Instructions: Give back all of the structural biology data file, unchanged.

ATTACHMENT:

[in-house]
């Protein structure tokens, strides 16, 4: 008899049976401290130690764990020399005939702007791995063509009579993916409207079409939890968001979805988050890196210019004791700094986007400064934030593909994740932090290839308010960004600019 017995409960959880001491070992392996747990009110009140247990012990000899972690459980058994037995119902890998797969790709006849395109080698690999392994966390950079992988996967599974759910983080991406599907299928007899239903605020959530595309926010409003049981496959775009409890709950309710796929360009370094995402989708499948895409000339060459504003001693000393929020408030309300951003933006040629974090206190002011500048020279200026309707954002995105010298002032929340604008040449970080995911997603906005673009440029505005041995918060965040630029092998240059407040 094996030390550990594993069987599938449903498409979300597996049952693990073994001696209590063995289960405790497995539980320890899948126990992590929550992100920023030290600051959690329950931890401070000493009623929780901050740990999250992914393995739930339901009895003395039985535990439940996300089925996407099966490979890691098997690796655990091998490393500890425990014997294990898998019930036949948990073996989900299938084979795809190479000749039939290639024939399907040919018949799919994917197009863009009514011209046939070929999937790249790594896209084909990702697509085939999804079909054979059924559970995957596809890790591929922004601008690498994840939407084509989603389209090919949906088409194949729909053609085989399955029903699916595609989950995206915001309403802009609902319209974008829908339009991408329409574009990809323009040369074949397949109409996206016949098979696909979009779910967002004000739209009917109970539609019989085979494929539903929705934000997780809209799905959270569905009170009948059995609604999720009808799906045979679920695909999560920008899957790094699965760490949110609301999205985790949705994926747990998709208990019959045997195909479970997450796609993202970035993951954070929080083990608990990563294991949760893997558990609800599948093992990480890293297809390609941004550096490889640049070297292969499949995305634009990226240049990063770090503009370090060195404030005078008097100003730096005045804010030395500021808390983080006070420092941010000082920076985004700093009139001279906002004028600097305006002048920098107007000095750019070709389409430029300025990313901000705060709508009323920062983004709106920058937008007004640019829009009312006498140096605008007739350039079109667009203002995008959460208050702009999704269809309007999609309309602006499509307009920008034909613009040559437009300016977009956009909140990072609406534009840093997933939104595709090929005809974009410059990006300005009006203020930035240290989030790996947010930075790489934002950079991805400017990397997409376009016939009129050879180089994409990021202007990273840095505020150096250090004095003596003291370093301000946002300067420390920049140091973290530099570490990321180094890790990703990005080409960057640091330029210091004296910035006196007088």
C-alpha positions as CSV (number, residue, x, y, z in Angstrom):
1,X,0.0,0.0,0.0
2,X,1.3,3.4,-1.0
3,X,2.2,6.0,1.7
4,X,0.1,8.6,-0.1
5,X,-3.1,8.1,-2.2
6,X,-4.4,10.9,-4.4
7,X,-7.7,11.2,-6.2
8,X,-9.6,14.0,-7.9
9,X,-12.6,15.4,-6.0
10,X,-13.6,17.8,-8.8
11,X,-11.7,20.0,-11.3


[in-house]
């Protein structure tokens, strides 16, 4: 008899049976401290130690764990020399005939702007791995063509009579993916409207079409939890968001979805988050890196210019004791700094986007400064934030593909994740932090290839308010960004600019 017995409960959880001491070992392996747990009110009140247990012990000899972690459980058994037995119902890998797969790709006849395109080698690999392994966390950079992988996967599974759910983080991406599907299928007899239903605020959530595309926010409003049981496959775009409890709950309710796929360009370094995402989708499948895409000339060459504003001693000393929020408030309300951003933006040629974090206190002011500048020279200026309707954002995105010298002032929340604008040449970080995911997603906005673009440029505005041995918060965040630029092998240059407040 094996030390550990594993069987599938449903498409979300597996049952693990073994001696209590063995289960405790497995539980320890899948126990992590929550992100920023030290600051959690329950931890401070000493009623929780901050740990999250992914393995739930339901009895003395039985535990439940996300089925996407099966490979890691098997690796655990091998490393500890425990014997294990898998019930036949948990073996989900299938084979795809190479000749039939290639024939399907040919018949799919994917197009863009009514011209046939070929999937790249790594896209084909990702697509085939999804079909054979059924559970995957596809890790591929922004601008690498994840939407084509989603389209090919949906088409194949729909053609085989399955029903699916595609989950995206915001309403802009609902319209974008829908339009991408329409574009990809323009040369074949397949109409996206016949098979696909979009779910967002004000739209009917109970539609019989085979494929539903929705934000997780809209799905959270569905009170009948059995609604999720009808799906045979679920695909999560920008899957790094699965760490949110609301999205985790949705994926747990998709208990019959045997195909479970997450796609993202970035993951954070929080083990608990990563294991949760893997558990609800599948093992990480890293297809390609941004550096490889640049070297292969499949995305634009990226240049990063770090503009370090060195404030005078008097100003730096005045804010030395500021808390983080006070420092941010000082920076985004700093009139001279906002004028600097305006002048920098107007000095750019070709389409430029300025990313901000705060709508009323920062983004709106920058937008007004640019829009009312006498140096605008007739350039079109667009203002995008959460208050702009999704269809309007999609309309602006499509307009920008034909613009040559437009300016977009956009909140990072609406534009840093997933939104595709090929005809974009410059990006300005009006203020930035240290989030790996947010930075790489934002950079991805400017990397997409376009016939009129050879180089994409990021202007990273840095505020150096250090004095003596003291370093301000946002300067420390920049140091973290530099570490990321180094890790990703990005080409960057640091330029210091004296910035006196007088």
C-alpha positions as CSV (number, residue, x, y, z in Angstrom):
1,X,0.0,0.0,0.0
2,X,1.3,3.4,-1.0
3,X,2.2,6.0,1.7
4,X,0.1,8.6,-0.1
5,X,-3.1,8.1,-2.2
6,X,-4.4,10.9,-4.4
7,X,-7.7,11.2,-6.2
8,X,-9.6,14.0,-7.9
9,X,-12.6,15.4,-6.0
10,X,-13.6,17.8,-8.8
11,X,-11.7,20.0,-11.3